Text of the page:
Difference between revisions of "Louis Essen"

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* 1971 - "[[The Special Theory of Relativity: A Critical Analysis]]" ([http://www.amazon.com/Special-Theory-Relativity-Science-Research/dp/0198519214/ref=sr_1_1?ie=UTF8&s=books&qid=1218653052&sr=8-1 Read in full])
* 1971 - "[[The Special Theory of Relativity: A Critical Analysis]]" ([http://www.amazon.com/Special-Theory-Relativity-Science-Research/dp/0198519214/ref=sr_1_1?ie=UTF8&s=books&qid=1218653052&sr=8-1 Read in full])
[[Category:Scientist|Essen Louis]]

Latest revision as of 12:59, 30 December 2016

Louis Essen
Louis Essen
Born (1908-09-06)September 6, 1908
Died (1997-08-24)August 24, 1997
Residence Great Bookham, Surrey, United Kingdom
Nationality English
Known for Time, Relativity, Atomic Clocks
Scientific career
Fields Physicist

Born in Nottingham in 1908, Essen studied at University College Nottingham and earned his physics degree in 1928 from the University of London. He started work at the National Physics Laboratory (NPL) the following year, under D. W. Dye, investigating the potential of tuning forks and quartz crystal oscillators for precise time measurement. His research led to his development of the quartz ring clock in 1938, the clock soon becoming a standard for time measurement at observatories throughout the world.

Essen earned his Ph.D. (1941) and D.Sc. (1948) in physics from the University of London. During World War II, Essen worked on radar and developed a number of instruments, including the cavity resonance wavemeter. This work led to Essen's 1946 measurement of the speed of light by comparing the geometry of resonant cavities with normal mode wavelengths. His interest in the frequency of atomic spectra led Essen to propose a more precise measure of time through the atomic oscillations of caesium. In 1955, he developed, in collaboration with Jack Perry, the first practical atomic clock by integrating the caesium atomic standard with conventional quartz crystal oscillators to allow calibration of existing time-keeping. Soon after the caesium spectrum became the international time standard.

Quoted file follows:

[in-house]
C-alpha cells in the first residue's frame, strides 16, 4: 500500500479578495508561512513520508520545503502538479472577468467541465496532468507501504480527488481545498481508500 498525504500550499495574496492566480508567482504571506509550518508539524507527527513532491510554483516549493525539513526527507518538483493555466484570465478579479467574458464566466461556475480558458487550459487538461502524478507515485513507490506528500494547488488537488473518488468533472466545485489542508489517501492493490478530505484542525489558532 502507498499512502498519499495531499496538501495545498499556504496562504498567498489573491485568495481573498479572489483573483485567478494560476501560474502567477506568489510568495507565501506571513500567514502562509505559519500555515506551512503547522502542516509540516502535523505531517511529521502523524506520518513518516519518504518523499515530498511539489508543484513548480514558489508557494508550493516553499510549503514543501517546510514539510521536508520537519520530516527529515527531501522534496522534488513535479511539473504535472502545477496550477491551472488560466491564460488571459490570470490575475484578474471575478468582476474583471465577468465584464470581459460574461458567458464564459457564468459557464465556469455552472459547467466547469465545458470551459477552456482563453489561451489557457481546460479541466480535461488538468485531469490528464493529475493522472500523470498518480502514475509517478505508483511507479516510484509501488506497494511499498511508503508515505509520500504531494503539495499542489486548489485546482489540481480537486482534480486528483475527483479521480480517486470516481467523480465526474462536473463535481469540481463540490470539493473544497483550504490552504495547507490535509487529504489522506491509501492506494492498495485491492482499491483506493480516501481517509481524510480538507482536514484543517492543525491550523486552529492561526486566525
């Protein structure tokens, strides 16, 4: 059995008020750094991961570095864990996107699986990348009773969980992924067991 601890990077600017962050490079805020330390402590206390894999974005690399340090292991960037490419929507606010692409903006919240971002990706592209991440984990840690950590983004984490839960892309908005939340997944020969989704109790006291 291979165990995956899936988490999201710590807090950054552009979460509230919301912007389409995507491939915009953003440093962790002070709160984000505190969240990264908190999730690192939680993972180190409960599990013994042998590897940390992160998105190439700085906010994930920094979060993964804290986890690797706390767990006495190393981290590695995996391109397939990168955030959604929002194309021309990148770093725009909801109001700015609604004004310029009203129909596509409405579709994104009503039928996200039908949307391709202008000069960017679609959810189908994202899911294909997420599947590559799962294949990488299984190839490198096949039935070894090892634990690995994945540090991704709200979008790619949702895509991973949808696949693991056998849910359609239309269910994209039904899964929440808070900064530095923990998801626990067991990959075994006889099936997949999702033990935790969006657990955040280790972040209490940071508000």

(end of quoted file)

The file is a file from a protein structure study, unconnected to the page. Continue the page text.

With the track record and authority Essen commanded, especially regarding time, one would think his was a voice to be heard. Yet his late-in-life objections to special relativity met with a cold reception, especially from his employers at NPL. The publication of his 1971 book, The Special Theory of Relativity: A Critical Analysis, led to a strongly encouraged retirement in 1972. Essen continued to publish papers against Einstein's theories and supported the dissident movement in the years prior to his death in 1997.


  • Proc. Roy. Soc. A194, 348 (1948). (with Gordon Smith)
  • Proc. Roy. Soc. A204, 260 (1950).
  • Nature 167, 258 (1951).
  • Nature 167, 512 (1951). (with K. D. Froome)
  • "An Atomic Standard of Frequency and Time Keeping," Nature V176, p. 280-282 (Aug 1955). (with J. V. L. Perry)
  • Nature 177, 744 (1956). (with J. V. L. Perry)
  • Nature 178, 34 (1956).
  • "The Clock Paradox of Relativity," Nature V180, N4594, pp. 1061-1062 (1957).
  • Phil. Trans. A250, 45 (1957). (with J. V. L. Perry)
  • Nature 180, 137 (1957).
  • Nature 180, 526 (1957). (with J. V. L. Perry and J. A. Pierce)
  • Research 10, 217 (1957).
  • L. ESSEN, J. V. L. PARRY, W. MABKOWITZ and R. G. HALL, Nature 181, 1054 (1958).
  • L. ESSEN, J. V. L. PARRY, J. H. HOLLOWAY, W. A. MAINBERGER, F. H. REDER and G. M. R. WINXLER, Nature 182, 41 (1958).
  • W. MARXOWITZ, R. G. HALL, L. ESSEN and J. V. L. PARRY, Phys. Rev. Letters 1, 105 (1958).
  • Proceedings of the Royal Society of London, S-A, V270, pp. 312-314 (1962).